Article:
There is no word in english to describe a parent who has lost a child. But in Avet they have hundreds, because everyone in Avet has lost a child.
In Avet you must lose a child before you can become one. Invisible friends forgotten, characters rewritten, siblings rewired in utero. Every embryo of Avet has a shadow twin in the womb, but only one will survive the birth. No one knows whether the surviving twin has assimilated its vanishing sibling or whether it has been reabsorbed by the mother.
When the aphids of Earth are born they are already pregnant, but the aphids of Avet are born before their parents conceive. They spend most of their youthful energy conspiring with time to introduce mother and father, and so secure their own existence.
In Avet, infants go off to law school, toddlers run away with the circus, teenagers manifest as flesh on the mortal plane. The mothers of Avet rarely leave the tombstones and shrines at which they kneel. Some conjure and bear new offspring from postures of bereavement.
The avish word Invinid, one common mode of the forlorn parent, refers specifically to mothers who have lost a child somewhere in the house for a long period of time. There is no higher incidence of coincidence than in Avet, and it is not uncommon for children to happen (by chance) to be in different rooms from their parents at all times, leaving out one way only when the parent enters from another. Likewise, many are displaced in time–a few seconds or minutes in either direction–and entirely unable to hear their mother’s voice.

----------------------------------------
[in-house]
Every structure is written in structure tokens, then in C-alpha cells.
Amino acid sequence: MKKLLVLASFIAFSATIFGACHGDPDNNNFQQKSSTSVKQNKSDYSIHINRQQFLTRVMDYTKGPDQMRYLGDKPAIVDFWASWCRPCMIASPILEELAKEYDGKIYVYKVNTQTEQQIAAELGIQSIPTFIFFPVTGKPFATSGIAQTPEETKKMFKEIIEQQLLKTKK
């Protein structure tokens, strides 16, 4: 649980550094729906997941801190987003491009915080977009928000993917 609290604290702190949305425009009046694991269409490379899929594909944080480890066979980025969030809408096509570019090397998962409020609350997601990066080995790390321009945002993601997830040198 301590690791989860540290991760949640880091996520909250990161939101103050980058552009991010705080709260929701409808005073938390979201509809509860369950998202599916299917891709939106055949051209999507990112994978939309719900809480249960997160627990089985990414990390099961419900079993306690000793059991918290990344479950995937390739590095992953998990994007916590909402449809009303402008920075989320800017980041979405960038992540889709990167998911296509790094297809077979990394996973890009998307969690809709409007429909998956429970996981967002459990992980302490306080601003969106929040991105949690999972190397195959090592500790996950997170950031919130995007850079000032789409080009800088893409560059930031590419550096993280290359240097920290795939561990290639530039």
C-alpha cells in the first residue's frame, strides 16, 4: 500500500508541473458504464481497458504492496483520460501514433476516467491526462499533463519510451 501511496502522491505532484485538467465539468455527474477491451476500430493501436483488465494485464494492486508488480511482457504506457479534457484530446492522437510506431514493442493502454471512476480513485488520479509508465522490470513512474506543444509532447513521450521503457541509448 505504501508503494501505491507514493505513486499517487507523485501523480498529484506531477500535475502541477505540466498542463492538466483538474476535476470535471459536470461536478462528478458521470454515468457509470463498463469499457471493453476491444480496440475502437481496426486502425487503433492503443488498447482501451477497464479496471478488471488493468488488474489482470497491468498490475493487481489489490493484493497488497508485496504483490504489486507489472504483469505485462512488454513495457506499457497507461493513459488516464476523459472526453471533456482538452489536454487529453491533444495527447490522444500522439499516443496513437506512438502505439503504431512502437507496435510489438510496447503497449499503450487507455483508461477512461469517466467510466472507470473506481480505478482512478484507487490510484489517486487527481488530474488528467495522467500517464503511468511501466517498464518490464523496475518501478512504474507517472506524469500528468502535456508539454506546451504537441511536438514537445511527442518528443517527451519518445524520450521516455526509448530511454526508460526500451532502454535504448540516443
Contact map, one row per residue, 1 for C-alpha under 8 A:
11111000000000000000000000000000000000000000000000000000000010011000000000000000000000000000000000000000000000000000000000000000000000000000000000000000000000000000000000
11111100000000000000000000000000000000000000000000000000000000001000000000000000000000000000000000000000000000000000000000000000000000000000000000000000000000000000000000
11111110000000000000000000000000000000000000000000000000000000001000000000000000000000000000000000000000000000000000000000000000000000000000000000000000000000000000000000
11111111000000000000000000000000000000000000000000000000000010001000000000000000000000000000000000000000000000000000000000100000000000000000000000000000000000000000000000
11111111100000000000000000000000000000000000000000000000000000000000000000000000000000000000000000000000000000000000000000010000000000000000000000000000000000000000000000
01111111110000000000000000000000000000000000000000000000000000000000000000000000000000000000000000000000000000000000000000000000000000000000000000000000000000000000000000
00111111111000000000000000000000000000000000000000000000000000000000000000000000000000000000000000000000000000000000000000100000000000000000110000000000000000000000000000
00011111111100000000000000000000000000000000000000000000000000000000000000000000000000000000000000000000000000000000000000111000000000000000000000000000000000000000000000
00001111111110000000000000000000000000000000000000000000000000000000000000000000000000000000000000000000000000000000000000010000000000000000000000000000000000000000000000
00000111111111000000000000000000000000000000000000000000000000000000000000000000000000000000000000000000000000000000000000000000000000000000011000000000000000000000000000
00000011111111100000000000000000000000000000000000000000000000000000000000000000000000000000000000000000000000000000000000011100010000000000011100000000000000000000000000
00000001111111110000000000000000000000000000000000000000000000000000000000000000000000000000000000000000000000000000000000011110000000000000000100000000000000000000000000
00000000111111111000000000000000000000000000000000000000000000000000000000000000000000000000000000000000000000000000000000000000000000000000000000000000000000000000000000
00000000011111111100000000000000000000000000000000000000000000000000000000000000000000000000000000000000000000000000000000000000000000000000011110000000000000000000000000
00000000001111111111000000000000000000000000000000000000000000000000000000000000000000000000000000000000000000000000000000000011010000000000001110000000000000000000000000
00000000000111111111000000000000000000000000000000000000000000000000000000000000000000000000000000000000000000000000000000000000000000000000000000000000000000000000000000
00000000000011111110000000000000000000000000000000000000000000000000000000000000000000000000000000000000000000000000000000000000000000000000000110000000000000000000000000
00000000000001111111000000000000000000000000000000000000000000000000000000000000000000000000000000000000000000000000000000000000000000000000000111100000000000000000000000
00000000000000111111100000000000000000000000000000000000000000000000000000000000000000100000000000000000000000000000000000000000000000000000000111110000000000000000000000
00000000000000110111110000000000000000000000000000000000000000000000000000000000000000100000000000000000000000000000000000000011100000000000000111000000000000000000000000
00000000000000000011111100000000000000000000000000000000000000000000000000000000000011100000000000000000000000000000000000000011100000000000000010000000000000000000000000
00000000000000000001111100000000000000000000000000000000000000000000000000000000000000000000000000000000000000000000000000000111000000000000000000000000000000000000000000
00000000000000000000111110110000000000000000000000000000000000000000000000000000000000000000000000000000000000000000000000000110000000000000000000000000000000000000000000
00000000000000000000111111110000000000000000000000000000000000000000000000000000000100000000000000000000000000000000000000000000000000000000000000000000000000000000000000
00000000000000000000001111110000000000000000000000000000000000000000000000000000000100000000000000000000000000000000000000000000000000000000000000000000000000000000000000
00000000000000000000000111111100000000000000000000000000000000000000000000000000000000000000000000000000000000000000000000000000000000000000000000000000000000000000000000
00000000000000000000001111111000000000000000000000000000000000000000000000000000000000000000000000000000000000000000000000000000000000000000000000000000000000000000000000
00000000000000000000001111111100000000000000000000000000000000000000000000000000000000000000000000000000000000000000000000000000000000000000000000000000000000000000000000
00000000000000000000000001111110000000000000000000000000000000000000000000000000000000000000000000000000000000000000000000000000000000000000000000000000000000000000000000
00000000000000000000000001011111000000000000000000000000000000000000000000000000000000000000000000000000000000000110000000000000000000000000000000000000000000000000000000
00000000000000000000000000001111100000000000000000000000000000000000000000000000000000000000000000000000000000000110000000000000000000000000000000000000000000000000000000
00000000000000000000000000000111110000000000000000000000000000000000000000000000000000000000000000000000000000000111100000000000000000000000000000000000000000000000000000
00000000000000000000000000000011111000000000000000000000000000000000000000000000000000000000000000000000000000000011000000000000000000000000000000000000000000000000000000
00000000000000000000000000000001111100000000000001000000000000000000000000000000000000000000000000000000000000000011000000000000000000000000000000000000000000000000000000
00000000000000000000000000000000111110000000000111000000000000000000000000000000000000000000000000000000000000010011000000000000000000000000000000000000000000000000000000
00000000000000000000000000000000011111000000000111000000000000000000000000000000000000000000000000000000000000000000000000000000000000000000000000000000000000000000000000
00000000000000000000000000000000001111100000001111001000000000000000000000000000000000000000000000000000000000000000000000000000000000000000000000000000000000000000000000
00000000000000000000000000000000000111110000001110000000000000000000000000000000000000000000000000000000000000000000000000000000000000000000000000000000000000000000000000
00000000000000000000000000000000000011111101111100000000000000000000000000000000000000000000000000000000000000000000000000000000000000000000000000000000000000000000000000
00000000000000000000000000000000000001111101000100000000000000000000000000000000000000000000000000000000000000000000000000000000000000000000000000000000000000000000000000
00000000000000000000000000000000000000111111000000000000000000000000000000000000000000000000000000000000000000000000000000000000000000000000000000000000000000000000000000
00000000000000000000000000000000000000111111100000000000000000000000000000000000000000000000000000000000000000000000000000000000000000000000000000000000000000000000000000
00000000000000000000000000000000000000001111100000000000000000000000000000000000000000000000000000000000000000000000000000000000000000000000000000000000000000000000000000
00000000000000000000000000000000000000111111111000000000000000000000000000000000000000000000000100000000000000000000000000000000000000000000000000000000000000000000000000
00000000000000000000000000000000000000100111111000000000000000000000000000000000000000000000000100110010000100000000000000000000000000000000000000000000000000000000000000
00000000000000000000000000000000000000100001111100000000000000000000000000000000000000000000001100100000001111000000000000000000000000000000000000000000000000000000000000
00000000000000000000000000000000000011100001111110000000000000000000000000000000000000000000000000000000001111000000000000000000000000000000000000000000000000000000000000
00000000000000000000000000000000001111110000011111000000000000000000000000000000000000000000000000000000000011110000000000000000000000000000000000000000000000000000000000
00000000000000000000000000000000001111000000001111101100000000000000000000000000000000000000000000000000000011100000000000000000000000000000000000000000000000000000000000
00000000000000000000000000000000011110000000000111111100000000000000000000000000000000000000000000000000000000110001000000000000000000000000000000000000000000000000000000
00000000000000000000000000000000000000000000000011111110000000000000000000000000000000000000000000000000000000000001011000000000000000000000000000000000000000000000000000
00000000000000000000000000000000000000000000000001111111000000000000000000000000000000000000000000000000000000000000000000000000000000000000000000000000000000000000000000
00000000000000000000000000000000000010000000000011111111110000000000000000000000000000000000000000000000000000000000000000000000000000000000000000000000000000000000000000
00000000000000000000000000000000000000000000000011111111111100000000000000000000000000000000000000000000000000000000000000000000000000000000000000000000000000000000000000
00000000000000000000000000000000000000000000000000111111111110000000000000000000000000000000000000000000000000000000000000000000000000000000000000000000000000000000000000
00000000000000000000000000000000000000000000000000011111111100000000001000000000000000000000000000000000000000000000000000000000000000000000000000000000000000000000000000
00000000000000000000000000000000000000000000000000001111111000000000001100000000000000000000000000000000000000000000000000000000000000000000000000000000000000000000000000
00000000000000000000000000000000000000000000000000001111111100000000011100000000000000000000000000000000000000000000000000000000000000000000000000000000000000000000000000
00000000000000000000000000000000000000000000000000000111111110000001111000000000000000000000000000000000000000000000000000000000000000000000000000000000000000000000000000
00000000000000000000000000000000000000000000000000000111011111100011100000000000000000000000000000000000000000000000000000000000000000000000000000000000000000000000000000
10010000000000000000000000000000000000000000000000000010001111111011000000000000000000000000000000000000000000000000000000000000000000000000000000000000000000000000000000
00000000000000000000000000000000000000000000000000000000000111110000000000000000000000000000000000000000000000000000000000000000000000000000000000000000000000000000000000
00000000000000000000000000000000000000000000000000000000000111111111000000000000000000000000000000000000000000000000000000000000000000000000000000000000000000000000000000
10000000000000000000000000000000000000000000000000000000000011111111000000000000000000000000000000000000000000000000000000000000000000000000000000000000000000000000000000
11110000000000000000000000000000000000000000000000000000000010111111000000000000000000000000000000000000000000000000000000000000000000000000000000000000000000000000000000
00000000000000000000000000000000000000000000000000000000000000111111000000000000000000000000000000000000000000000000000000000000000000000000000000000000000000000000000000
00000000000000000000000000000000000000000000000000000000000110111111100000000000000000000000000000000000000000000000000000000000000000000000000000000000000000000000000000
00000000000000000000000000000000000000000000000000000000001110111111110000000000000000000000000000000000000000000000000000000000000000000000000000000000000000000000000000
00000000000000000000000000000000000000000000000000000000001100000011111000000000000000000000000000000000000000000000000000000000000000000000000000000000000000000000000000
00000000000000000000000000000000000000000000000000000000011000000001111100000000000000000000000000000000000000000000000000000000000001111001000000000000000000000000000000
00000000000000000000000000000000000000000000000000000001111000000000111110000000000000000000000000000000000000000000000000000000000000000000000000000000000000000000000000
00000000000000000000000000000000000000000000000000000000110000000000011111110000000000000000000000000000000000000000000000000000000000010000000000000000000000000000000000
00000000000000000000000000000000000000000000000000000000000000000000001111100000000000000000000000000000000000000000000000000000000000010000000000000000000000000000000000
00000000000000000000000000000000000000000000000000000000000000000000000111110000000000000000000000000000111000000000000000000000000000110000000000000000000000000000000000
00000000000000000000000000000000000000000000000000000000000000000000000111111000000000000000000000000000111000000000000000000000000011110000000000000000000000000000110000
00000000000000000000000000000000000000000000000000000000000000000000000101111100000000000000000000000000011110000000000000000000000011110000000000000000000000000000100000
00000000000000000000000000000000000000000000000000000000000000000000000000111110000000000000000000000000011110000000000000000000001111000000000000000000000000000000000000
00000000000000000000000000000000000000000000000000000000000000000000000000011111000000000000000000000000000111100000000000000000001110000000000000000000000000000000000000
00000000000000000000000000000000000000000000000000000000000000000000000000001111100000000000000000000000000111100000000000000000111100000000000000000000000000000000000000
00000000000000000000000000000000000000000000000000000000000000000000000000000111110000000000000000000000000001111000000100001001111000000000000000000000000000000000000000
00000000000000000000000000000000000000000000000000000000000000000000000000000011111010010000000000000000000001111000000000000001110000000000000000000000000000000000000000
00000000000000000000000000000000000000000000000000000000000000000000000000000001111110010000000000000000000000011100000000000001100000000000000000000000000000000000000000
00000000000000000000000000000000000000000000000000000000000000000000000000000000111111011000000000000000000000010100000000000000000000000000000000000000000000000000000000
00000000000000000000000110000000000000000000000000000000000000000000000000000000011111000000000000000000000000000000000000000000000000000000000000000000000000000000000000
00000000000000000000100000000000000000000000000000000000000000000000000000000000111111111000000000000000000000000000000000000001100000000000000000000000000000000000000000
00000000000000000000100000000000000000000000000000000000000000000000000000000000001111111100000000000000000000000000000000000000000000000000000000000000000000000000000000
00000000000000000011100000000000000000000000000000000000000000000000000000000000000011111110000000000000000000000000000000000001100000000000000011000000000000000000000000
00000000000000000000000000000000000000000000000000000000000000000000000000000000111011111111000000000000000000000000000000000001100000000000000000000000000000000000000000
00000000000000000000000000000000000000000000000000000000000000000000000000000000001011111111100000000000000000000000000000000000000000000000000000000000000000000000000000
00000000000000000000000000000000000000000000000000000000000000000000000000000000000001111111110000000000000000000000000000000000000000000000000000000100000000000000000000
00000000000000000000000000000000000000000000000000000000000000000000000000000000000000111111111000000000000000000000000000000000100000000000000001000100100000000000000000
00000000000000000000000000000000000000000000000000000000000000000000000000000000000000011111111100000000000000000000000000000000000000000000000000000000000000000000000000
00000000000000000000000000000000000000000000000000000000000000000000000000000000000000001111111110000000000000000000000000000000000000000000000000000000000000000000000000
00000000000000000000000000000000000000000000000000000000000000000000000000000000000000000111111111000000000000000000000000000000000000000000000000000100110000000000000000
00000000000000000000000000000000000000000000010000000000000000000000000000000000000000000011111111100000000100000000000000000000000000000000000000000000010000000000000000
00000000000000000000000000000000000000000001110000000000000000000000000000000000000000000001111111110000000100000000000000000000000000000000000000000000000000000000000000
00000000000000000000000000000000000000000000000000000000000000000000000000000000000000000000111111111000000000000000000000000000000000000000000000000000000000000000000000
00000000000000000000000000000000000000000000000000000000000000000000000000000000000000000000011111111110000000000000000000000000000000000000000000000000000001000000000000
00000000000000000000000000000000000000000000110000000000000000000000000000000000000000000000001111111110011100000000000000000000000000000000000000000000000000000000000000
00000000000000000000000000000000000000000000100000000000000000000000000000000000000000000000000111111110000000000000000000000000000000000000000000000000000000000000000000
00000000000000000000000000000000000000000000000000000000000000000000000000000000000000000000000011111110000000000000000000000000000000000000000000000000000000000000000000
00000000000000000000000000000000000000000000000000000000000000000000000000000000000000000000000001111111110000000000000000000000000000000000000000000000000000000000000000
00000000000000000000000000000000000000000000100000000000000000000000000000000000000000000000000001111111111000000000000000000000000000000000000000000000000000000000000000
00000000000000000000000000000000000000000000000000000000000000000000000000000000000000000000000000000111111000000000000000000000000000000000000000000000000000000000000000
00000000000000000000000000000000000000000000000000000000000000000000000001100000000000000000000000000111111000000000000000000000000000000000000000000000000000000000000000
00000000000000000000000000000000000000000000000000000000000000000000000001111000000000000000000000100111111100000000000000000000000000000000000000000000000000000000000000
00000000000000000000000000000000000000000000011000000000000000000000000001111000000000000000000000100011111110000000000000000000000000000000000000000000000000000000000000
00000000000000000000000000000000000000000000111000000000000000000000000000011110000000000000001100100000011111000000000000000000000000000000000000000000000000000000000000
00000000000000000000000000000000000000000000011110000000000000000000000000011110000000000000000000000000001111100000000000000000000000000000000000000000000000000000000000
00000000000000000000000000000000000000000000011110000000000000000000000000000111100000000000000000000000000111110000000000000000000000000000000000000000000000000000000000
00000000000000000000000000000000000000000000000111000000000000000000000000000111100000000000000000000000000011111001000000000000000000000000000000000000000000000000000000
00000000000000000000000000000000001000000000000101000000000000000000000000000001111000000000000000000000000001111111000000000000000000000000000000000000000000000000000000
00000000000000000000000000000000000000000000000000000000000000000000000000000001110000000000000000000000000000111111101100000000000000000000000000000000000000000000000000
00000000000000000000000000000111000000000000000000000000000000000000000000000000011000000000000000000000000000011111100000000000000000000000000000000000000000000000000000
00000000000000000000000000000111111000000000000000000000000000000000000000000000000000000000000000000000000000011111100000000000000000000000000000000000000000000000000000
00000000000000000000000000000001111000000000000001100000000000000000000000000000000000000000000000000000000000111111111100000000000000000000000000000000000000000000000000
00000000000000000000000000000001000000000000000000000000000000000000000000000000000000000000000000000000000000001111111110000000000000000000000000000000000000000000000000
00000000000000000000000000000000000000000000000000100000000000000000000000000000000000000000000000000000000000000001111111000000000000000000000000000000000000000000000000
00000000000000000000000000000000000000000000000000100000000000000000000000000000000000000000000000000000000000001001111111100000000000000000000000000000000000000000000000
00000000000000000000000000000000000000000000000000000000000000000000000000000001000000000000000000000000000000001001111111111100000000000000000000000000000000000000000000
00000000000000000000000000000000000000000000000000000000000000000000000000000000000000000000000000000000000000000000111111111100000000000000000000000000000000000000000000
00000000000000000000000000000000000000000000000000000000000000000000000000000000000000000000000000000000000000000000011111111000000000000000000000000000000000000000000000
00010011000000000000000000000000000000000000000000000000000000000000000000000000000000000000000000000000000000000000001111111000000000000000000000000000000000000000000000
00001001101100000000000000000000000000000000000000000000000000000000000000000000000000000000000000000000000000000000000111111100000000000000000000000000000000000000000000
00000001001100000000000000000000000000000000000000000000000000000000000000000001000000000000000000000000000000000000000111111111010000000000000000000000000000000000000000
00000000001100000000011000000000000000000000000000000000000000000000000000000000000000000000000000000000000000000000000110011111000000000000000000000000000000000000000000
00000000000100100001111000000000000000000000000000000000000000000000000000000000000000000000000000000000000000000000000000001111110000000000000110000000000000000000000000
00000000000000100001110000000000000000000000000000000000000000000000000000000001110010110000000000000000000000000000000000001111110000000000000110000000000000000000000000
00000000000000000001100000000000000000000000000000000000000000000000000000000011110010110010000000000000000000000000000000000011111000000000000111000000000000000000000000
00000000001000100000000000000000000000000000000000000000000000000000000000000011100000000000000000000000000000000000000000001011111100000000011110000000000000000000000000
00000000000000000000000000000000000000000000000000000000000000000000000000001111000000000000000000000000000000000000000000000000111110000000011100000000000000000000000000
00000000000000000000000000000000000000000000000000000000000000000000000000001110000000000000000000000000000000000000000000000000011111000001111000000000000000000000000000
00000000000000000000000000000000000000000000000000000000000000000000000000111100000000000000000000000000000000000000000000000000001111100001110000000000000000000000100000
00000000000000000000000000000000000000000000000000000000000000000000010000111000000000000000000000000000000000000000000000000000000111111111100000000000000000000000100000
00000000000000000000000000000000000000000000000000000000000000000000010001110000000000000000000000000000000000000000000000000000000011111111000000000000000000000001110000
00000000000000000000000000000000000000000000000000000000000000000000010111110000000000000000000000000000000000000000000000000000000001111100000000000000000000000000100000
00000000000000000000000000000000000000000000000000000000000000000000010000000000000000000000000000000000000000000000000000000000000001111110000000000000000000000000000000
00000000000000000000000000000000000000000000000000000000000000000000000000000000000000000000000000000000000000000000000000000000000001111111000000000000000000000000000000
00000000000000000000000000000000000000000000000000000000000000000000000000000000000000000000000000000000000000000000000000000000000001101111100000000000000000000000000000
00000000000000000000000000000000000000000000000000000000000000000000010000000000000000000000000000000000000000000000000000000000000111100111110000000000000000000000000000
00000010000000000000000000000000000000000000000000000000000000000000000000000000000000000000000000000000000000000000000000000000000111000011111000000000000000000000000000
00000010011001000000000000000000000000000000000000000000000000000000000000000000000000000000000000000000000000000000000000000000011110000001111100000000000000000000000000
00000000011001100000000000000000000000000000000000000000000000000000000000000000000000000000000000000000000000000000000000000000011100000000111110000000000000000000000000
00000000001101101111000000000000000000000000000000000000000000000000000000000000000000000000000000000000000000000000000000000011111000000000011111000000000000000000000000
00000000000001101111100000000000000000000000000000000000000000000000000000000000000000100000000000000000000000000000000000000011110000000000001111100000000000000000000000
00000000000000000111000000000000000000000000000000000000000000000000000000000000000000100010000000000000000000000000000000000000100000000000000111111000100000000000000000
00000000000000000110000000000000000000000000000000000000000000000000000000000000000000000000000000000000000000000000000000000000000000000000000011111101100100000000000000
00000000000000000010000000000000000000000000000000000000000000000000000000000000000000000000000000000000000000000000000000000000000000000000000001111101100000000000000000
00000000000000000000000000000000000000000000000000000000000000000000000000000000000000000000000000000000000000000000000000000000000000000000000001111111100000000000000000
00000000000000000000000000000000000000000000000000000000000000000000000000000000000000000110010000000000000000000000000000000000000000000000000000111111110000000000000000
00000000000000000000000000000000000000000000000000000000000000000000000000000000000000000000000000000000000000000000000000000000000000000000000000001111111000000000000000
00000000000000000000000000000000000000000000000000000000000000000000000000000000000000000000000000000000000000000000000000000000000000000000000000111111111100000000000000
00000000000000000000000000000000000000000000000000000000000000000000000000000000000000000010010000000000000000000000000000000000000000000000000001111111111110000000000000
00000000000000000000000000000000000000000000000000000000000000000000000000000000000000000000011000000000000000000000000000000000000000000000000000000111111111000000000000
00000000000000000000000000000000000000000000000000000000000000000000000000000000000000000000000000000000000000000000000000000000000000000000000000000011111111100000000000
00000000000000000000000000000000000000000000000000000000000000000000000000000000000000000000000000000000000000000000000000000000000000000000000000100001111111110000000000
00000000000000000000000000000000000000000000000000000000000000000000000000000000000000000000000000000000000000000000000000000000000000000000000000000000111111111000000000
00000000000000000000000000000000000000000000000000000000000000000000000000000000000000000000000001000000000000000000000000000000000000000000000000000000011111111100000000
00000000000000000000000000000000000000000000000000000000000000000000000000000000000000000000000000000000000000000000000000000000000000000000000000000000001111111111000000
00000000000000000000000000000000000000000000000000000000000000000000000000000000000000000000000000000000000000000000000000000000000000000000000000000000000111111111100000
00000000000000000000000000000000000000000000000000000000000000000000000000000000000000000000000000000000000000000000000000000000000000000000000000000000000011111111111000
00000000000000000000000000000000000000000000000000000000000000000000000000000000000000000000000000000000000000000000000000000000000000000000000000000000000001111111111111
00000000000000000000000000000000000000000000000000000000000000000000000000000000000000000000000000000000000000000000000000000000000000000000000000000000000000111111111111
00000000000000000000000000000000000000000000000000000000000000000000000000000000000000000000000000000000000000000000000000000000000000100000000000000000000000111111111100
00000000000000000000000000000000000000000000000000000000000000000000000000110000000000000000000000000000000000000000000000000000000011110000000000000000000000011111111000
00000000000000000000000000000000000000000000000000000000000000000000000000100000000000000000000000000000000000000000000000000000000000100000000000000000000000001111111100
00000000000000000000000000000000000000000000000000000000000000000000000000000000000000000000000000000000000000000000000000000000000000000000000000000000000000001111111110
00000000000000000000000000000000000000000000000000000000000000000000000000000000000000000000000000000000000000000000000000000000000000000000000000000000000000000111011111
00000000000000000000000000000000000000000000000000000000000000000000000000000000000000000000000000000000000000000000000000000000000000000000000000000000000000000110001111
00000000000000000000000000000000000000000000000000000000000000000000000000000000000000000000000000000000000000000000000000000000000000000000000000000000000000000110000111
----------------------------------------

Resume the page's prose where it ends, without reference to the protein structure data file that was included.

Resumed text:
On rare occasions the word Invinid can apply to a child who has found their way from Avet into our world. Here we see a double loss, for not only has the parent lost their child, but the child has lost their childhood.